Cross-Testing 401k: A Very Flexible Arrow in the Retirement Plan Quiver by Ilene H. Ferenczy, Esq
Suppose you are the plan administrator for a larger company and you want to design your profit sharing plan to give special benefits to the Michigan office. Or, suppose you are the owner of a small business and you want to benefit yourself and your executive group to a greater degree than the other employees. Can you do that in a profit sharing plan?
The answer is: YES!
But what about nondiscrimination testing? Yes, profit sharing plans must be nondiscriminatory under IRS rules. But, those rules provide enormous flexibility as to how one demonstrates fairness in a plan and proper plan design can use that flexibility to meet your goals.
One way to take advantage of testing flexibility is called “cross-testing.” Like the cash balance plan designs discussed last month, a cross-tested plan takes advantage of the fact that older (often more senior, highly paid, and key) employees have less time until retirement to accumulate savings. Therefore, to have a benefit equal to what the younger employees will have at retirement, each year’s contribution must be more.
Here’s an example:
Say a company has two employees, A and B. Both employees earn $275,000 per year. Employee A is age 55 and Employee B is age 35. If the company makes the largest permissible contribution (25% of compensation, but no more than $55,000 per year) on behalf of both employees this year, A’s contribution will grow in 10 years with compounded earnings to be about $124,000 at age 65. On the other hand, B has 30 years to retirement, and her contribution will grow to $636,000 at age 65. That means that a contribution for the younger employee is worth five times more in terms of retirement benefits than the same contribution for an older employee.
If we judge discrimination as comparing benefits at retirement, we could contribute less than $11,000 this year for Employee B, and she would have a benefit at retirement equal to that of Employee A. So, a contribution for a 35-year-old may be less than 5% of pay (compared to Employee A’s 20%) to have a comparable benefit.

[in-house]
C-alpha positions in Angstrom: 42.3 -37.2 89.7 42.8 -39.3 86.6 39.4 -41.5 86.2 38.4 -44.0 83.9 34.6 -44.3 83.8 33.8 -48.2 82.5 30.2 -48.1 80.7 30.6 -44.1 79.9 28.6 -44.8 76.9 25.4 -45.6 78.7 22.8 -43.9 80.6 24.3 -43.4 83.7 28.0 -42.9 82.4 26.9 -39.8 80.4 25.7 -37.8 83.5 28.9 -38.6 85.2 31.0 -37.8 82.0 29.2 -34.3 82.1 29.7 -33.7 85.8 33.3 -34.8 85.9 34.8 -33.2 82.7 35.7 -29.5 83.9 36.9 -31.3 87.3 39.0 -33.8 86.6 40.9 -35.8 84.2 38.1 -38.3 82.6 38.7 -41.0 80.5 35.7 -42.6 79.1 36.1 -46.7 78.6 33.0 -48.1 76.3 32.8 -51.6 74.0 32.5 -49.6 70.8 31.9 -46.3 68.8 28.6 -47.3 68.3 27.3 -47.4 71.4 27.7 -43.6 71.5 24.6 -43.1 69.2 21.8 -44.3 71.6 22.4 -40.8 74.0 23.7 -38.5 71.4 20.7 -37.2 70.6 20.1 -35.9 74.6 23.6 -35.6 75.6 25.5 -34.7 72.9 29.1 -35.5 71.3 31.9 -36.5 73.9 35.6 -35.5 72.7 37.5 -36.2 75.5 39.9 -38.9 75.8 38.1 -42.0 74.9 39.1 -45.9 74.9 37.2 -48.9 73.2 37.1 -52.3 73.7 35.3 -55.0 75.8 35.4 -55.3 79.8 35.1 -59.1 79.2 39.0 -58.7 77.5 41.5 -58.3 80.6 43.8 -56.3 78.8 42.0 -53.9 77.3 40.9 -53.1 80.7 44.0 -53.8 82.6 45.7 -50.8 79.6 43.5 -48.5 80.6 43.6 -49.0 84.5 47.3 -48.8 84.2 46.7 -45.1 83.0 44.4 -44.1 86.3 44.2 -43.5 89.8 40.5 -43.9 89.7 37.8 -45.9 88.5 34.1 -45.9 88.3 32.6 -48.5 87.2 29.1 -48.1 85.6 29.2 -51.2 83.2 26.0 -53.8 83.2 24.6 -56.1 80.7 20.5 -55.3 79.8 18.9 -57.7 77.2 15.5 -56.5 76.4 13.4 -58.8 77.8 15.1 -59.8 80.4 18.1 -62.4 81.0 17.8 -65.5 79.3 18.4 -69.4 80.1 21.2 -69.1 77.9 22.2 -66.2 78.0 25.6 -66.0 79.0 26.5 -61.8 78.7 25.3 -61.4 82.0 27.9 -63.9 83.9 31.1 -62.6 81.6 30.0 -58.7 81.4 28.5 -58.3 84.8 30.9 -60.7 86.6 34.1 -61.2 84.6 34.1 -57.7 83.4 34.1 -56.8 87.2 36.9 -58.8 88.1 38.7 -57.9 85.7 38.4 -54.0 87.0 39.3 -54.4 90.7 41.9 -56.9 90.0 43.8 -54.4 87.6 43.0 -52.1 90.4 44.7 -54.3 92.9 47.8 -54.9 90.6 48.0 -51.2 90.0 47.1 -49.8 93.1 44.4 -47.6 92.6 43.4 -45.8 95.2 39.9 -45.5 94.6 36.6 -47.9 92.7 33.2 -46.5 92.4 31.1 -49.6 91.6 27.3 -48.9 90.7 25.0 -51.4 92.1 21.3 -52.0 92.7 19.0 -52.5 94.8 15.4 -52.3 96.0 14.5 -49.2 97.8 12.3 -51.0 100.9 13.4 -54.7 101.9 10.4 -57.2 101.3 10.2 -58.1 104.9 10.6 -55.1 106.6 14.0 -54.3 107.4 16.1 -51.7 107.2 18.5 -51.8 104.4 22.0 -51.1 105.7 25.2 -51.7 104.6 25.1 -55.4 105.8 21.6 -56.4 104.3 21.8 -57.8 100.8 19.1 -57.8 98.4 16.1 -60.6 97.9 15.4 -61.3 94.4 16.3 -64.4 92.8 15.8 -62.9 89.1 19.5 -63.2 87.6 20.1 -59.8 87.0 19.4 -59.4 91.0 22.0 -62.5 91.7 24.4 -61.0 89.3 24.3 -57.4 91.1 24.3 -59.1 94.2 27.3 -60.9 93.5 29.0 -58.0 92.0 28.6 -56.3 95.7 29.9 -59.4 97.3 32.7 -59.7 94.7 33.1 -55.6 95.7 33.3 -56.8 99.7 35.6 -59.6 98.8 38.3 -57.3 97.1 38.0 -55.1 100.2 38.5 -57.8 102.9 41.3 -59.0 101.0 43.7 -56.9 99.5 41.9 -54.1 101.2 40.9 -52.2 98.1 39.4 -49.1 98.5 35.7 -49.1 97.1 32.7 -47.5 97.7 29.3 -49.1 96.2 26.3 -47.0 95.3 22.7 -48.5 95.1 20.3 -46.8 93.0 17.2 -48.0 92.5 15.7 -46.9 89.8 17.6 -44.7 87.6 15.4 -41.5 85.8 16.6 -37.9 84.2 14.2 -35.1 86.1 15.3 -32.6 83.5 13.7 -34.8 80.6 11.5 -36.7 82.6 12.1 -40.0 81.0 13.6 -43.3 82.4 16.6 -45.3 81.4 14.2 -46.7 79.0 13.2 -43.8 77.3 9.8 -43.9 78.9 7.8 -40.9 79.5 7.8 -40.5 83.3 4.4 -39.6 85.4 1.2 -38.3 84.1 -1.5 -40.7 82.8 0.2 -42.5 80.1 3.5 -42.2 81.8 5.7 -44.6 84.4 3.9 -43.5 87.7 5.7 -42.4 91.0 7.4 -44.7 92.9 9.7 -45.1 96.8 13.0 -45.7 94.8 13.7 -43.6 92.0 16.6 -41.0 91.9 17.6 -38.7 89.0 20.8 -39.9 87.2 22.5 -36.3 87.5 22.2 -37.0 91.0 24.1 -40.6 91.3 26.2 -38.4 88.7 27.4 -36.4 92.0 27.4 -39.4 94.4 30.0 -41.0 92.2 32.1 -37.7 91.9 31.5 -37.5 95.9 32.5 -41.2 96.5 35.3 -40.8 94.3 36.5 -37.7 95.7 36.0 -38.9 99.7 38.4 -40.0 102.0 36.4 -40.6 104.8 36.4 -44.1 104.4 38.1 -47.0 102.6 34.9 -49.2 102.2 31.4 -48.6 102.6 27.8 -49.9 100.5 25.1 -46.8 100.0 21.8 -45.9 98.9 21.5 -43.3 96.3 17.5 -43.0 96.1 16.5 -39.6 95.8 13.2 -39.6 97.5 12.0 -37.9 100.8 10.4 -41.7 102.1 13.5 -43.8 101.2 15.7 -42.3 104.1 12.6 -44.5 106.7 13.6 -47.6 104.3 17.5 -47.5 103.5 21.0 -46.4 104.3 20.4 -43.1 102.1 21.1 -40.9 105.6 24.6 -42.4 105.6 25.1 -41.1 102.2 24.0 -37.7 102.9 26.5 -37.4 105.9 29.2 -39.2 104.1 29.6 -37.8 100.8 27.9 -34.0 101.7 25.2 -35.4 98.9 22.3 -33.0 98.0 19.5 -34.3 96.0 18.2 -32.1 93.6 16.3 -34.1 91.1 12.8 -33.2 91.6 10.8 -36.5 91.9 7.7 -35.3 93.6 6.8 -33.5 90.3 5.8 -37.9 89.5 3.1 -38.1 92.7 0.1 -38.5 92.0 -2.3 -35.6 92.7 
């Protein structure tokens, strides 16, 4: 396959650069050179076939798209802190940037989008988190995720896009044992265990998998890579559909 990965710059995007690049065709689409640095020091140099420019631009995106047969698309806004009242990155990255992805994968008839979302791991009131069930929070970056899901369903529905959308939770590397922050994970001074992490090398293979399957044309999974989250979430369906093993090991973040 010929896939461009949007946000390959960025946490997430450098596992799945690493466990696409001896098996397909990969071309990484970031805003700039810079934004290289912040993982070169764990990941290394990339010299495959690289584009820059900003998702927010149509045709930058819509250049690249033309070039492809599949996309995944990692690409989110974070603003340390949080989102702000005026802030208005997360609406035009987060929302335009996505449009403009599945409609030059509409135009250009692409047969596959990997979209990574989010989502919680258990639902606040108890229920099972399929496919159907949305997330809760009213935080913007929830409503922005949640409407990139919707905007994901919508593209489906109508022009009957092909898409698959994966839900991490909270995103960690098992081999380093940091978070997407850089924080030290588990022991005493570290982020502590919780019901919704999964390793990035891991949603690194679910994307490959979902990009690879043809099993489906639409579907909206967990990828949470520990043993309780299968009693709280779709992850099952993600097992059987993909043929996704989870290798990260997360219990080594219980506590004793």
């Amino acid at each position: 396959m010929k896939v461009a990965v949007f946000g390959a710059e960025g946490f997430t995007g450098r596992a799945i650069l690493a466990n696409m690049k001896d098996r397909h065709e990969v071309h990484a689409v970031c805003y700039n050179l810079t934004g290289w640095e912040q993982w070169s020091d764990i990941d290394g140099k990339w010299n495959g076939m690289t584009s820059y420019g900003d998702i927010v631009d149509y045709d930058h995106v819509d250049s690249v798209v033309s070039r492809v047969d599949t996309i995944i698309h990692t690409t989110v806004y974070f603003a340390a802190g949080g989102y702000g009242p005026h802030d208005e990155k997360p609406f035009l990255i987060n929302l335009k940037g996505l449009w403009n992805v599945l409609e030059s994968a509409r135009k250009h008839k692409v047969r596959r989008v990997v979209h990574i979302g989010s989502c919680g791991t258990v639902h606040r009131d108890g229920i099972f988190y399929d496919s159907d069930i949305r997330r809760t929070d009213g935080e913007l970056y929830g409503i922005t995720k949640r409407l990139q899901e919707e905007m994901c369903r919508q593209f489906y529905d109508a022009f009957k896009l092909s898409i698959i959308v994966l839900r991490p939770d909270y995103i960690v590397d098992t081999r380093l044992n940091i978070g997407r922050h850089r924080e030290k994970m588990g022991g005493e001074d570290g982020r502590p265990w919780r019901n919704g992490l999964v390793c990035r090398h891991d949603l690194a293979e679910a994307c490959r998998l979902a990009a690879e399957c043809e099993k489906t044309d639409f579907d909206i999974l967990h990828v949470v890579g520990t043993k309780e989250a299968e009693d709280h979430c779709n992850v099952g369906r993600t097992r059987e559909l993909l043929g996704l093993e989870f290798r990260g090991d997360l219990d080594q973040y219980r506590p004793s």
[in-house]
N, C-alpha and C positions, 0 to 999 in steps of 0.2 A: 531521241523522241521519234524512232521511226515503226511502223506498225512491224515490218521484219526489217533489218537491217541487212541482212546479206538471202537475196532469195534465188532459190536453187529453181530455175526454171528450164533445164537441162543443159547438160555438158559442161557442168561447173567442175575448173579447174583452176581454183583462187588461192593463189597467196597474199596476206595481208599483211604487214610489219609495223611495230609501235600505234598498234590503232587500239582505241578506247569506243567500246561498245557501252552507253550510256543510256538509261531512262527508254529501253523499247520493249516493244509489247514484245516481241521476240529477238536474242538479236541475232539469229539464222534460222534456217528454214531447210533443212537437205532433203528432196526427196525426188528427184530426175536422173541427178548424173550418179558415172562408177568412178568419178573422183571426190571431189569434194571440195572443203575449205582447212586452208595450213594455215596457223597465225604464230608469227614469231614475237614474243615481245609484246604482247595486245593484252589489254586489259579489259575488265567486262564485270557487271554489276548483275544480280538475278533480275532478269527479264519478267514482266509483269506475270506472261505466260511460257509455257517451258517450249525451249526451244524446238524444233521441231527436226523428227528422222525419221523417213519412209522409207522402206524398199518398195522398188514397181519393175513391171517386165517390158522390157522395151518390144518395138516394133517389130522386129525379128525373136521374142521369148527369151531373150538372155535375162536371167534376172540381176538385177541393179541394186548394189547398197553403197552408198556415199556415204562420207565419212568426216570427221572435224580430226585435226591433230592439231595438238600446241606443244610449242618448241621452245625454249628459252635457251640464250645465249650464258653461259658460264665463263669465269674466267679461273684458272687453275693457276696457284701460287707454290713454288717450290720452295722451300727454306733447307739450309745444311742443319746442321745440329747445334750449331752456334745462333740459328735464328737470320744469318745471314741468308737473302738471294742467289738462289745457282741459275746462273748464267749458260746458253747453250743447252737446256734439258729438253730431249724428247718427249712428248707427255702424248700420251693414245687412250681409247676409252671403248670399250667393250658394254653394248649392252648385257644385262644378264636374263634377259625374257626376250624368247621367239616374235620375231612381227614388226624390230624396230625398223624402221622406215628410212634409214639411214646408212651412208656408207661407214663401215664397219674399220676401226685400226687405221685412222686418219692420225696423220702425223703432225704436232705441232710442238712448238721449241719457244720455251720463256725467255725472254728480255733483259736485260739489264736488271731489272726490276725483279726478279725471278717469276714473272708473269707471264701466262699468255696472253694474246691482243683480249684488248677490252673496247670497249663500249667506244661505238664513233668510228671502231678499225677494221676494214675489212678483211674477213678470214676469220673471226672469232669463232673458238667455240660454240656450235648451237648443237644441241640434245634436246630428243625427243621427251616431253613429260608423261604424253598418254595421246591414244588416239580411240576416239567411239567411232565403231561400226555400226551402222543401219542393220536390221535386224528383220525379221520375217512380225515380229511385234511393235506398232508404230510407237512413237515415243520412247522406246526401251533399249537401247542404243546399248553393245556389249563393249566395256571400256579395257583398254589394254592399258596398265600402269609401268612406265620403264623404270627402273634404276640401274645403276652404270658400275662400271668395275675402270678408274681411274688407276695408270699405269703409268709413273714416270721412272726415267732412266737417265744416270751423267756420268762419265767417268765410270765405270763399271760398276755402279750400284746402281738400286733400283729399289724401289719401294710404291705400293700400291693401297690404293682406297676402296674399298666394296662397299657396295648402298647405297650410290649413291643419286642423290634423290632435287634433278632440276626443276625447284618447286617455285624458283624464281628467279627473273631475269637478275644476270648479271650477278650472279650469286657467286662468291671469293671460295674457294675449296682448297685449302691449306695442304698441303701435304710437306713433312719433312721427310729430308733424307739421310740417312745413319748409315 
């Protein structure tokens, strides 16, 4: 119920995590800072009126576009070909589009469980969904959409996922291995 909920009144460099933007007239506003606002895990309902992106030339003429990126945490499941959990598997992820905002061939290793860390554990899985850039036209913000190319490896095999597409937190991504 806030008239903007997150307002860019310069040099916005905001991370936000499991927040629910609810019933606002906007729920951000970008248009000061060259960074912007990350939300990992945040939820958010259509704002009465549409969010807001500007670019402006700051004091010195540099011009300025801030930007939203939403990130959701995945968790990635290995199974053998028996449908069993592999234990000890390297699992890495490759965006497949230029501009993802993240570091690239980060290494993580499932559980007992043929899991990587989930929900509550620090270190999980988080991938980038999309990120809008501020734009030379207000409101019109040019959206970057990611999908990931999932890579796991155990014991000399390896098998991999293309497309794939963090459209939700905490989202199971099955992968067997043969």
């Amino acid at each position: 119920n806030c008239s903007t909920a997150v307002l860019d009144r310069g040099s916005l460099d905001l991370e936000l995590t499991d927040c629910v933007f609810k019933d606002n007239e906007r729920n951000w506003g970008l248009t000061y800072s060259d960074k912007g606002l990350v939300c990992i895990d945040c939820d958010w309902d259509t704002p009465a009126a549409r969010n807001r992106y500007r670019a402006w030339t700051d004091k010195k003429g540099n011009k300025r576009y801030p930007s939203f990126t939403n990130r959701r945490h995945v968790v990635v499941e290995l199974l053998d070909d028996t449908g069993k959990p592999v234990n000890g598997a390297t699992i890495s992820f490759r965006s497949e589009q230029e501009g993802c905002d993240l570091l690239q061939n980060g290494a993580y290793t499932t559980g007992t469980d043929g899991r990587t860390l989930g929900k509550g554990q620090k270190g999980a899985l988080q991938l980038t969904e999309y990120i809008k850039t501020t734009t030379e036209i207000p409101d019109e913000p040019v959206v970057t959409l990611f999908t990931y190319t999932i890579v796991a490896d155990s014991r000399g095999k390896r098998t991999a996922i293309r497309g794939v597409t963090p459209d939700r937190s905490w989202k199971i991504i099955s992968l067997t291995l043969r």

This is a simplified version of how cross-testing works. A cross-tested plan can target older employees for larger contributions. In addition, because cross-testing looks at employee groups, and not each employee individually, this design can work even when some of the targeted employees are not significantly older than everyone else.
In addition, cross-testing works very well with safe harbor 401(k) plans that use the 3% profit sharing contribution option for the safe harbor contribution. They also mesh well with defined benefit or cash balance plans. While the lowest contribution for the non-highly compensated employees in such circumstances may increase to between 5% and 7½% of pay, the cost of that increased contribution may be offset – or more – by the increased contributions for the targeted employees and the tax savings for the company.
Finally, you can define the groups of employees who get a given tier of contributions in a very flexible fashion – by job, by location, or even by name in many circumstances.
Are there disadvantages? Yes, but they are manageable.
First, this is not a “plain vanilla” design, so you need to hire an experienced third-party administrator who understands these more complex rules.
Second, the design is demographically sensitive. Significant changes in your employee make-up can mean that the structure is not as effective. However, because the contribution is discretionary each year, you can reduce or eliminate the contribution in a year in which the numbers don’t work out.
Talk to your plan consultant about cross-testing as a means of designing your plan to work the way you want it to. You may be amazed at the results!
Ilene H. Ferenczy, Esq., CPC, APA is the managing partner and thought leader for Ferenczy Benefits Law Center, an Atlanta firm focusing on the practical issues affecting retirement plans, the companies that sponsor them, and the people who service them. She is the author of five books and more than 100 articles about retirement plans and is a former third party administrator.